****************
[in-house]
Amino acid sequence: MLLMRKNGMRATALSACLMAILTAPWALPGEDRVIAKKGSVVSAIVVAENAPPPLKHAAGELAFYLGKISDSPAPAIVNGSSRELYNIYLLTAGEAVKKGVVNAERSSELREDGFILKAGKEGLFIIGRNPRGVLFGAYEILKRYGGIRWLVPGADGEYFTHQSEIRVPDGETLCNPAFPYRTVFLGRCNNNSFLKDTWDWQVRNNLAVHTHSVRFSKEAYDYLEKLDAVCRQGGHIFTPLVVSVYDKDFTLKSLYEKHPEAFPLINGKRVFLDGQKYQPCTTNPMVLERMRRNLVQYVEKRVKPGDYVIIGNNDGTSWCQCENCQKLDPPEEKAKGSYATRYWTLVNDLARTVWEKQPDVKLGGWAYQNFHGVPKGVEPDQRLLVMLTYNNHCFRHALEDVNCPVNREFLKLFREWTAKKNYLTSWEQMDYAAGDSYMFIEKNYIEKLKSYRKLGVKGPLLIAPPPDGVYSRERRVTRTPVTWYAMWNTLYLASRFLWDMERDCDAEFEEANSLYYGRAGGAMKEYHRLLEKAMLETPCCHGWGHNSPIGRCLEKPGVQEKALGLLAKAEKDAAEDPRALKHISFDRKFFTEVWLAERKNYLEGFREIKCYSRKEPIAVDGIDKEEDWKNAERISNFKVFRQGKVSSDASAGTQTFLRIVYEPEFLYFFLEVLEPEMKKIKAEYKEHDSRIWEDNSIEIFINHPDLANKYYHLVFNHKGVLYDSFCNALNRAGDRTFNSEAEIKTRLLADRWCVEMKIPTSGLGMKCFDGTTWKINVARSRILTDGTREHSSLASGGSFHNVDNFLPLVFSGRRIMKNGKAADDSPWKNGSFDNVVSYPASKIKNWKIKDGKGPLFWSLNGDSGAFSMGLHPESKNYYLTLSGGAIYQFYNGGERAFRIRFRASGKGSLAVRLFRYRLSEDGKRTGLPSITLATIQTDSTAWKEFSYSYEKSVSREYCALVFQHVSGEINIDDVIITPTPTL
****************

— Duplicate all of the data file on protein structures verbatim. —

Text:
[in-house]
Amino acid sequence: MLLMRKNGMRATALSACLMAILTAPWALPGEDRVIAKKGSVVSAIVVAENAPPPLKHAAGELAFYLGKISDSPAPAIVNGSSRELYNIYLLTAGEAVKKGVVNAERSSELREDGFILKAGKEGLFIIGRNPRGVLFGAYEILKRYGGIRWLVPGADGEYFTHQSEIRVPDGETLCNPAFPYRTVFLGRCNNNSFLKDTWDWQVRNNLAVHTHSVRFSKEAYDYLEKLDAVCRQGGHIFTPLVVSVYDKDFTLKSLYEKHPEAFPLINGKRVFLDGQKYQPCTTNPMVLERMRRNLVQYVEKRVKPGDYVIIGNNDGTSWCQCENCQKLDPPEEKAKGSYATRYWTLVNDLARTVWEKQPDVKLGGWAYQNFHGVPKGVEPDQRLLVMLTYNNHCFRHALEDVNCPVNREFLKLFREWTAKKNYLTSWEQMDYAAGDSYMFIEKNYIEKLKSYRKLGVKGPLLIAPPPDGVYSRERRVTRTPVTWYAMWNTLYLASRFLWDMERDCDAEFEEANSLYYGRAGGAMKEYHRLLEKAMLETPCCHGWGHNSPIGRCLEKPGVQEKALGLLAKAEKDAAEDPRALKHISFDRKFFTEVWLAERKNYLEGFREIKCYSRKEPIAVDGIDKEEDWKNAERISNFKVFRQGKVSSDASAGTQTFLRIVYEPEFLYFFLEVLEPEMKKIKAEYKEHDSRIWEDNSIEIFINHPDLANKYYHLVFNHKGVLYDSFCNALNRAGDRTFNSEAEIKTRLLADRWCVEMKIPTSGLGMKCFDGTTWKINVARSRILTDGTREHSSLASGGSFHNVDNFLPLVFSGRRIMKNGKAADDSPWKNGSFDNVVSYPASKIKNWKIKDGKGPLFWSLNGDSGAFSMGLHPESKNYYLTLSGGAIYQFYNGGERAFRIRFRASGKGSLAVRLFRYRLSEDGKRTGLPSITLATIQTDSTAWKEFSYSYEKSVSREYCALVFQHVSGEINIDDVIITPTPTL